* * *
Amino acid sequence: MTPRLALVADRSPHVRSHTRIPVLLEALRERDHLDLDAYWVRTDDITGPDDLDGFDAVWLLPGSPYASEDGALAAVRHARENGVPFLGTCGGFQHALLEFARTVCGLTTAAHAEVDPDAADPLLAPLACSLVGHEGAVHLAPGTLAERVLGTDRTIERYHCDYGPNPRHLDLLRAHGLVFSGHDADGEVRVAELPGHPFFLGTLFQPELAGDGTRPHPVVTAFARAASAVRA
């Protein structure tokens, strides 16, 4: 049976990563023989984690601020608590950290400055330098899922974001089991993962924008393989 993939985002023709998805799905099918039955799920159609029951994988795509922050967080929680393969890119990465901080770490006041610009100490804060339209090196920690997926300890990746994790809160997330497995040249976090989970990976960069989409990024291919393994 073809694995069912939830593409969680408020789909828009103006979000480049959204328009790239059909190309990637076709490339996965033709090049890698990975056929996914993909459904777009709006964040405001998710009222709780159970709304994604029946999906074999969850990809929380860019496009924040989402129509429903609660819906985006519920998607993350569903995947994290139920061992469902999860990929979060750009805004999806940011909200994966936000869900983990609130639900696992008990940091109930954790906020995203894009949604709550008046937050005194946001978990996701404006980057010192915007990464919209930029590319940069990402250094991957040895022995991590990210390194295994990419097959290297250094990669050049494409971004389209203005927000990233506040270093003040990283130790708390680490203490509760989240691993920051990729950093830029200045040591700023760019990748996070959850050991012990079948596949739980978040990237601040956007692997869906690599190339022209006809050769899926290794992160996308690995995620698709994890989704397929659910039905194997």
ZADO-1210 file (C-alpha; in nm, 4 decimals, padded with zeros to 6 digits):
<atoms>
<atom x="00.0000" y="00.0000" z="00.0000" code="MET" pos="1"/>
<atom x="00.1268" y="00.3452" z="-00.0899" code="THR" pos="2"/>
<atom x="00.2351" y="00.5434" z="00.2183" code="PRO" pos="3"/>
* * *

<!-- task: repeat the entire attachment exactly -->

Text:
Amino acid sequence: MTPRLALVADRSPHVRSHTRIPVLLEALRERDHLDLDAYWVRTDDITGPDDLDGFDAVWLLPGSPYASEDGALAAVRHARENGVPFLGTCGGFQHALLEFARTVCGLTTAAHAEVDPDAADPLLAPLACSLVGHEGAVHLAPGTLAERVLGTDRTIERYHCDYGPNPRHLDLLRAHGLVFSGHDADGEVRVAELPGHPFFLGTLFQPELAGDGTRPHPVVTAFARAASAVRA
């Protein structure tokens, strides 16, 4: 049976990563023989984690601020608590950290400055330098899922974001089991993962924008393989 993939985002023709998805799905099918039955799920159609029951994988795509922050967080929680393969890119990465901080770490006041610009100490804060339209090196920690997926300890990746994790809160997330497995040249976090989970990976960069989409990024291919393994 073809694995069912939830593409969680408020789909828009103006979000480049959204328009790239059909190309990637076709490339996965033709090049890698990975056929996914993909459904777009709006964040405001998710009222709780159970709304994604029946999906074999969850990809929380860019496009924040989402129509429903609660819906985006519920998607993350569903995947994290139920061992469902999860990929979060750009805004999806940011909200994966936000869900983990609130639900696992008990940091109930954790906020995203894009949604709550008046937050005194946001978990996701404006980057010192915007990464919209930029590319940069990402250094991957040895022995991590990210390194295994990419097959290297250094990669050049494409971004389209203005927000990233506040270093003040990283130790708390680490203490509760989240691993920051990729950093830029200045040591700023760019990748996070959850050991012990079948596949739980978040990237601040956007692997869906690599190339022209006809050769899926290794992160996308690995995620698709994890989704397929659910039905194997």
ZADO-1210 file (C-alpha; in nm, 4 decimals, padded with zeros to 6 digits):
<atoms>
<atom x="00.0000" y="00.0000" z="00.0000" code="MET" pos="1"/>
<atom x="00.1268" y="00.3452" z="-00.0899" code="THR" pos="2"/>
<atom x="00.2351" y="00.5434" z="00.2183" code="PRO" pos="3"/>